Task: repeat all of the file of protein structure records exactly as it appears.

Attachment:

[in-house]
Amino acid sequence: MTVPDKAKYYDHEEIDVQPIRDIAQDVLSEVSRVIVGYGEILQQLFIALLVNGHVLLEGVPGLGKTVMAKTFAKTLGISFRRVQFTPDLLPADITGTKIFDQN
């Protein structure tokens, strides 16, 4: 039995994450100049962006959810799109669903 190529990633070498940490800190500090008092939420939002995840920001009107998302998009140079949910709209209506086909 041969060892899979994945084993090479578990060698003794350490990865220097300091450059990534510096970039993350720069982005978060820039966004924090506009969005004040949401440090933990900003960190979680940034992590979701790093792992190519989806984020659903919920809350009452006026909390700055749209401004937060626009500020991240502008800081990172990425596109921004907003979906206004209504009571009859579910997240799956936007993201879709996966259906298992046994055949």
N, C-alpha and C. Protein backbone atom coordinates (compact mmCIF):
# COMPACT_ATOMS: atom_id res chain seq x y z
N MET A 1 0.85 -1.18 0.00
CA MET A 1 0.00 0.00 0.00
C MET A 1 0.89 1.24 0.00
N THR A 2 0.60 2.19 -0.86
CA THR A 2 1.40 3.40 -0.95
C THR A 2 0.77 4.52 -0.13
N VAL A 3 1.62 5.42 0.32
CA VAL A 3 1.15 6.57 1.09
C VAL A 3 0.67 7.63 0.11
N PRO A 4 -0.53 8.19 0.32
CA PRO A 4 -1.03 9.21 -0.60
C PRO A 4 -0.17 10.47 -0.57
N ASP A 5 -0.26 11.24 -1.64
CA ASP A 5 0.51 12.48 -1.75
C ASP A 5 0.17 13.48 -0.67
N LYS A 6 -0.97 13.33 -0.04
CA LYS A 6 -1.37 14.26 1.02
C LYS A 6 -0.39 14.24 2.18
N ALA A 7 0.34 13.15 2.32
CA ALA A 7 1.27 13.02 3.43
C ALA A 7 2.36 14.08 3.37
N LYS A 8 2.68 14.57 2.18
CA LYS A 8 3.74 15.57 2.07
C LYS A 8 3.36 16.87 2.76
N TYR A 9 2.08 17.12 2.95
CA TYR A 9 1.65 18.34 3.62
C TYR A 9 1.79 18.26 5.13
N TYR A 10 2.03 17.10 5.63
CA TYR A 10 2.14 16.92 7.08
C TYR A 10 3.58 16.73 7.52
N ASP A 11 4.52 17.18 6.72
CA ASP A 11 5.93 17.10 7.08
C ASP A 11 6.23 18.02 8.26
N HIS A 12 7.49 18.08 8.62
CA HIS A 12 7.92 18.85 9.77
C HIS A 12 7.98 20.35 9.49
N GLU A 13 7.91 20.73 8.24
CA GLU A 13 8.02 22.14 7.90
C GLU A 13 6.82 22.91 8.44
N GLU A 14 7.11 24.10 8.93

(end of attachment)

[in-house]
Amino acid sequence: MTVPDKAKYYDHEEIDVQPIRDIAQDVLSEVSRVIVGYGEILQQLFIALLVNGHVLLEGVPGLGKTVMAKTFAKTLGISFRRVQFTPDLLPADITGTKIFDQN
């Protein structure tokens, strides 16, 4: 039995994450100049962006959810799109669903 190529990633070498940490800190500090008092939420939002995840920001009107998302998009140079949910709209209506086909 041969060892899979994945084993090479578990060698003794350490990865220097300091450059990534510096970039993350720069982005978060820039966004924090506009969005004040949401440090933990900003960190979680940034992590979701790093792992190519989806984020659903919920809350009452006026909390700055749209401004937060626009500020991240502008800081990172990425596109921004907003979906206004209504009571009859579910997240799956936007993201879709996966259906298992046994055949």
N, C-alpha and C. Protein backbone atom coordinates (compact mmCIF):
# COMPACT_ATOMS: atom_id res chain seq x y z
N MET A 1 0.85 -1.18 0.00
CA MET A 1 0.00 0.00 0.00
C MET A 1 0.89 1.24 0.00
N THR A 2 0.60 2.19 -0.86
CA THR A 2 1.40 3.40 -0.95
C THR A 2 0.77 4.52 -0.13
N VAL A 3 1.62 5.42 0.32
CA VAL A 3 1.15 6.57 1.09
C VAL A 3 0.67 7.63 0.11
N PRO A 4 -0.53 8.19 0.32
CA PRO A 4 -1.03 9.21 -0.60
C PRO A 4 -0.17 10.47 -0.57
N ASP A 5 -0.26 11.24 -1.64
CA ASP A 5 0.51 12.48 -1.75
C ASP A 5 0.17 13.48 -0.67
N LYS A 6 -0.97 13.33 -0.04
CA LYS A 6 -1.37 14.26 1.02
C LYS A 6 -0.39 14.24 2.18
N ALA A 7 0.34 13.15 2.32
CA ALA A 7 1.27 13.02 3.43
C ALA A 7 2.36 14.08 3.37
N LYS A 8 2.68 14.57 2.18
CA LYS A 8 3.74 15.57 2.07
C LYS A 8 3.36 16.87 2.76
N TYR A 9 2.08 17.12 2.95
CA TYR A 9 1.65 18.34 3.62
C TYR A 9 1.79 18.26 5.13
N TYR A 10 2.03 17.10 5.63
CA TYR A 10 2.14 16.92 7.08
C TYR A 10 3.58 16.73 7.52
N ASP A 11 4.52 17.18 6.72
CA ASP A 11 5.93 17.10 7.08
C ASP A 11 6.23 18.02 8.26
N HIS A 12 7.49 18.08 8.62
CA HIS A 12 7.92 18.85 9.77
C HIS A 12 7.98 20.35 9.49
N GLU A 13 7.91 20.73 8.24
CA GLU A 13 8.02 22.14 7.90
C GLU A 13 6.82 22.91 8.44
N GLU A 14 7.11 24.10 8.93